“We didn’t intend them to be mutually exclusive,” Burcar said of the two options. “There could be some mixing and matching,” with the idea of the council deciding which ideas “resonated with your community.” Under both options, the default setback would be a 110-foot buffer and a 15-foot setback. Any proposed development would require a conditional use permit that would be reviewed both by the city and the Department of Ecology “to consider any reduction to the standard buffer,” he said.
The council discussed the pros and cons of options that the council may want to consider, with more details expected after city staff comes back with a possible third option — a mix of Options A and B — in the next few weeks. The staff report may be as early as Feb. 7; there is no council meeting next week since it is the fifth Tuesday of the month.
The Ecology Department has asked for a response from city by March 30.
The council also:
– Authorized Mayor Dave Earling to sign an updated interlocal agreement between the City of Lynnwood and the City of Edmonds that continues joint funding of the recycling coordinator position that serves both cities.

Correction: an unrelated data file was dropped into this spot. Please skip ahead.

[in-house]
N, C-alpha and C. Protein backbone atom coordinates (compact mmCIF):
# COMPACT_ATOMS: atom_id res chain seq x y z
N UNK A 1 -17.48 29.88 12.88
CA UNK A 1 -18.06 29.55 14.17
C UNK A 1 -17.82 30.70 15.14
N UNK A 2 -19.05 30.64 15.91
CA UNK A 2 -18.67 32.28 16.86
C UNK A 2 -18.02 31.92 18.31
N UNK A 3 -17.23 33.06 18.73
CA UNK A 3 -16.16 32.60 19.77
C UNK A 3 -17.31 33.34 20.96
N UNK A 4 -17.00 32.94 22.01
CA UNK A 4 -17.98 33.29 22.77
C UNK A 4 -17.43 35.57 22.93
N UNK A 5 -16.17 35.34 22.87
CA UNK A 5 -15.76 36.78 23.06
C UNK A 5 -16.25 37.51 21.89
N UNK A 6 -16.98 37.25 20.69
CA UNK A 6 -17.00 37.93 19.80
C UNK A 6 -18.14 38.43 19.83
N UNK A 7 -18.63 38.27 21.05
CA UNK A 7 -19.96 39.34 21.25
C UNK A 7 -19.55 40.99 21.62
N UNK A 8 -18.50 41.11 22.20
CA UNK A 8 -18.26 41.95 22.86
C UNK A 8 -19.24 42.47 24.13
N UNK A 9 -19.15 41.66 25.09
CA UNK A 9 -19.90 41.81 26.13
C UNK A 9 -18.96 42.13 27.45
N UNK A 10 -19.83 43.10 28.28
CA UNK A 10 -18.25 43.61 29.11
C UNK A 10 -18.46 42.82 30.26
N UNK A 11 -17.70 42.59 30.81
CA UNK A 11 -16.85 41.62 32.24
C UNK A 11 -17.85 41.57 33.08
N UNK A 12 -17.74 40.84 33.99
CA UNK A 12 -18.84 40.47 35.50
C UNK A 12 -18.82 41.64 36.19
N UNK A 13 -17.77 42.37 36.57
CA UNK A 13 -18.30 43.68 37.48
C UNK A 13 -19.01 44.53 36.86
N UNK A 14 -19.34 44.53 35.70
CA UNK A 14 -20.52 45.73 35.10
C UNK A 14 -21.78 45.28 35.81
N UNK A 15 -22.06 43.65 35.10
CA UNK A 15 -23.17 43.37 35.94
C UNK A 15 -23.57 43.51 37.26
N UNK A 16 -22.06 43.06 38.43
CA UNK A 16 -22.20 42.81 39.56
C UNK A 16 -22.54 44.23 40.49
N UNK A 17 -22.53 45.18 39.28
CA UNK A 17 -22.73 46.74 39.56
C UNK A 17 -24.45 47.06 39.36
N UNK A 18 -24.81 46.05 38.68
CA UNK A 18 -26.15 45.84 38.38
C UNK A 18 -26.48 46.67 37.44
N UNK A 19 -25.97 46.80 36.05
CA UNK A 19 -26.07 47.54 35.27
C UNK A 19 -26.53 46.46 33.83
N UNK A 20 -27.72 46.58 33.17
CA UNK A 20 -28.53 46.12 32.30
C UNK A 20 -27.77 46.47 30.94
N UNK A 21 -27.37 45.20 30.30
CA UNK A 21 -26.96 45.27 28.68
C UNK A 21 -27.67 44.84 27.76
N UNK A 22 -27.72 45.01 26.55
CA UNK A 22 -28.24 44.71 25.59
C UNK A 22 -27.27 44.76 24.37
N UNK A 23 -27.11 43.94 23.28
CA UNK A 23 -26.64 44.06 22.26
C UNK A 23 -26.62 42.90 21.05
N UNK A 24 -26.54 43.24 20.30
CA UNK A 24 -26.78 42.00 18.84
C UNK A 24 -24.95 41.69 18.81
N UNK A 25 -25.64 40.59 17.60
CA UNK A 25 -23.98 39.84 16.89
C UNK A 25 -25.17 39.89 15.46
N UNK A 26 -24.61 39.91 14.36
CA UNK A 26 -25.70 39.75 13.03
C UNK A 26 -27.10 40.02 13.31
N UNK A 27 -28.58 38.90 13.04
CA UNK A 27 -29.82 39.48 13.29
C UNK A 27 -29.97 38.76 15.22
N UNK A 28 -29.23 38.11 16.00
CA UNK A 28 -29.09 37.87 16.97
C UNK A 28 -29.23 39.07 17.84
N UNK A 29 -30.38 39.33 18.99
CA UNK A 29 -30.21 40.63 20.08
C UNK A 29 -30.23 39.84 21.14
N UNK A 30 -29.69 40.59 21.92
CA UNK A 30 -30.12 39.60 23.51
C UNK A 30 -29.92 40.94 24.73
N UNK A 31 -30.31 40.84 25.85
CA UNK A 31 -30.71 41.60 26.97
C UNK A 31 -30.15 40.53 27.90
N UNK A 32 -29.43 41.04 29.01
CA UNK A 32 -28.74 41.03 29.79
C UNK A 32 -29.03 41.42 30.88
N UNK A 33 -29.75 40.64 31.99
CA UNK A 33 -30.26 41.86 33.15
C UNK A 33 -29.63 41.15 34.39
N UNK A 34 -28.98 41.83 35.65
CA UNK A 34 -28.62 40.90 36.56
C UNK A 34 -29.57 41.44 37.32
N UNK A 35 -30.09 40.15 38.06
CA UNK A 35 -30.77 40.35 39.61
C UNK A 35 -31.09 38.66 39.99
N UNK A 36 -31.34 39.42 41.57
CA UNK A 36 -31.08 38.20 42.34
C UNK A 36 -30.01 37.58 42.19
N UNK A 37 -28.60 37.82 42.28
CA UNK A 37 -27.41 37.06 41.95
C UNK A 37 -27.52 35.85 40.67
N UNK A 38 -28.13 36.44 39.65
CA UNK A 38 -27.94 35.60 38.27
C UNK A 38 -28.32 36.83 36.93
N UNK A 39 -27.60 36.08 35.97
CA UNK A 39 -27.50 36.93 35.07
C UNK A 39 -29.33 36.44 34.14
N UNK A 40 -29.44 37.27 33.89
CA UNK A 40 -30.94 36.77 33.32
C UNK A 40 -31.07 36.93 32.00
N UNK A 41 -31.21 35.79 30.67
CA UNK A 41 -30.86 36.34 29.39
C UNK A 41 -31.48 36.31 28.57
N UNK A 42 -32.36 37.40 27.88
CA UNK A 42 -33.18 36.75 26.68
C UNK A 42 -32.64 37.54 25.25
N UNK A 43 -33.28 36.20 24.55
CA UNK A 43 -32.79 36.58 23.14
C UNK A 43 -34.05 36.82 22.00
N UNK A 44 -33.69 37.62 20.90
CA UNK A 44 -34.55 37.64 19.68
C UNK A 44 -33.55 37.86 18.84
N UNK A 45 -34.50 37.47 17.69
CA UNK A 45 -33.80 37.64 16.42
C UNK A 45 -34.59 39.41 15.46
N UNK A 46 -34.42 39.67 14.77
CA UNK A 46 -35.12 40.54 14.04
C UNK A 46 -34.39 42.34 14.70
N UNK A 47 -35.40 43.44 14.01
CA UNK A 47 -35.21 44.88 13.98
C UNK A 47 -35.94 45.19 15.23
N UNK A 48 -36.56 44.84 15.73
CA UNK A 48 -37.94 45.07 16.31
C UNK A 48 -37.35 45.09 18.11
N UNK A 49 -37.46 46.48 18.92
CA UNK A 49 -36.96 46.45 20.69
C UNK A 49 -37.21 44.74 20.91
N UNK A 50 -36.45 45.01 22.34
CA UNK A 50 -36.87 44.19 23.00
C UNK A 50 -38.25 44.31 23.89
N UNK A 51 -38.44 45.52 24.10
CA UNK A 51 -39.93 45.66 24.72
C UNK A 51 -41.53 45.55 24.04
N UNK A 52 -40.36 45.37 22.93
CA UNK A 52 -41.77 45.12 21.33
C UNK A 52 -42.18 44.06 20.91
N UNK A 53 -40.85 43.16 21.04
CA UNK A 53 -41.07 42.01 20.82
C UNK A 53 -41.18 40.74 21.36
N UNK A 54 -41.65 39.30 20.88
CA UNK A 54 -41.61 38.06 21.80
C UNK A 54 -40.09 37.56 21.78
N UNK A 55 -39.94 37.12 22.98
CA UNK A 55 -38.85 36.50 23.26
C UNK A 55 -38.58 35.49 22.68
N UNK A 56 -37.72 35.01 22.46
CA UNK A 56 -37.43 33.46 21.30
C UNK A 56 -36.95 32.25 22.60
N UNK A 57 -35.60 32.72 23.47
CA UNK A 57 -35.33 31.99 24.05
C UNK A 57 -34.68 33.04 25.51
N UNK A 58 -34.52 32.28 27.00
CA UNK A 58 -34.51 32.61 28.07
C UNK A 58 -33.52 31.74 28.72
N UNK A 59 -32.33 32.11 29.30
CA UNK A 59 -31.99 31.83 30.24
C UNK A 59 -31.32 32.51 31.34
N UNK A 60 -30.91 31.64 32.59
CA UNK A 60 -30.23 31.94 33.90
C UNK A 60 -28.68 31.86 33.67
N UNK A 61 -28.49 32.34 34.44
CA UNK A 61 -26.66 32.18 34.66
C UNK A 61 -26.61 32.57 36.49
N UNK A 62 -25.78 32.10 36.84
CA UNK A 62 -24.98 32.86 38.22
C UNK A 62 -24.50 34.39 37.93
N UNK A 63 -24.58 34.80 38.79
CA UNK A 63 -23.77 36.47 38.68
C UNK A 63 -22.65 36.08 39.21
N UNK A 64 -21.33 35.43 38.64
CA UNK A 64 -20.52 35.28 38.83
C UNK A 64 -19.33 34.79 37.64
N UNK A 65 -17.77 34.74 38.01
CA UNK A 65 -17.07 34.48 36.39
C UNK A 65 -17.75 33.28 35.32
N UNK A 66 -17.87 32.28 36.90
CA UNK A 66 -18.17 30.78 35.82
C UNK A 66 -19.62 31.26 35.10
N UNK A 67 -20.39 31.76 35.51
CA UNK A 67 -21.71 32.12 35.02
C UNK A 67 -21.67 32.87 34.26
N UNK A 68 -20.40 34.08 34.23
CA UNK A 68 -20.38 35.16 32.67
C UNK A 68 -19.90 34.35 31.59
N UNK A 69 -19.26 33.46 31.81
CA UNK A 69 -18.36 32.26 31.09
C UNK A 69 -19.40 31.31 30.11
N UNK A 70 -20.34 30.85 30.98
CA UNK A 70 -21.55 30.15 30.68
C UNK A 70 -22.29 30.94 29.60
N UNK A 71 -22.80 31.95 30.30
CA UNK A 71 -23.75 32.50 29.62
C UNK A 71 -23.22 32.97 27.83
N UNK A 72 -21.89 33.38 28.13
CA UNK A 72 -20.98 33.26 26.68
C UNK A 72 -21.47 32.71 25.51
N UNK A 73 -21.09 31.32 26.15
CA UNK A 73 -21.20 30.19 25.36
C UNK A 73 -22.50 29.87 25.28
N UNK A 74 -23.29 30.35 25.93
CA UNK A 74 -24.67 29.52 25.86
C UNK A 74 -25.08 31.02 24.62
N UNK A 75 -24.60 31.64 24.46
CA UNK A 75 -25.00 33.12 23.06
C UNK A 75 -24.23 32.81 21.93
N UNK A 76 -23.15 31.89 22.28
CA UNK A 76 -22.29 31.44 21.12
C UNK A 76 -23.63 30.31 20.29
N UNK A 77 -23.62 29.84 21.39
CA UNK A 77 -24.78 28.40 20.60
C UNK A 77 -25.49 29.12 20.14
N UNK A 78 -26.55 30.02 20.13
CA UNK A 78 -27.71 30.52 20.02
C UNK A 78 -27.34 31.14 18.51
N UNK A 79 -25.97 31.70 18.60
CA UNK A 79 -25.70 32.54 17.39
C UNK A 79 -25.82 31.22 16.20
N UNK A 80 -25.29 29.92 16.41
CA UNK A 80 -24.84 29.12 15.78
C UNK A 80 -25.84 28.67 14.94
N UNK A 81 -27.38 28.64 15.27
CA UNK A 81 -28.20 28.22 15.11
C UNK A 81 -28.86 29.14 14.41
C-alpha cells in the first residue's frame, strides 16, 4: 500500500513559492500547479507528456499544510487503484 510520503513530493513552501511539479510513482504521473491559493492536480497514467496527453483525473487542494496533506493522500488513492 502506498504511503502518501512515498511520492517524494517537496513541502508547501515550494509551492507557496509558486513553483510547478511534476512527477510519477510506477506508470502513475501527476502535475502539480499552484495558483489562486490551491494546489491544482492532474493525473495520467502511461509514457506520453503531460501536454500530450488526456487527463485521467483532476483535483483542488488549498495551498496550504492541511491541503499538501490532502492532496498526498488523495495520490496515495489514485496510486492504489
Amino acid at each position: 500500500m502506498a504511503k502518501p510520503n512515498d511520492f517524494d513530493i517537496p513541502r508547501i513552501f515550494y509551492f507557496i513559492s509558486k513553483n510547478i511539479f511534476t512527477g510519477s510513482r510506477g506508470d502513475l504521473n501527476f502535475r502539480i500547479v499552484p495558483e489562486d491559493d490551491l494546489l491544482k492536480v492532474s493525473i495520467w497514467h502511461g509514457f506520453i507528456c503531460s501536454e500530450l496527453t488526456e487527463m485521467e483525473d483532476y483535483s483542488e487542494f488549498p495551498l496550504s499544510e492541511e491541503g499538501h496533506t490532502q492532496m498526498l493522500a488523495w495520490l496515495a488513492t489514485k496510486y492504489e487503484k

– Voted to move to the Feb 7 consent agenda an ordinance to re-establish an Edmonds Salary Commission (which had been eliminated in August 2014) that would review the salaries of elected officials. The five-member commission will be appointed by the mayor, with all appointments approved by the city council.
– Unanimously approved the following items: a $361,000 professional services agreement with The Blueline Group for the city’s 2018 Waterline Replacement Project and a $131,000 professional services agreement with the Davey Resources Group to develop an Urban Forest Management Plan.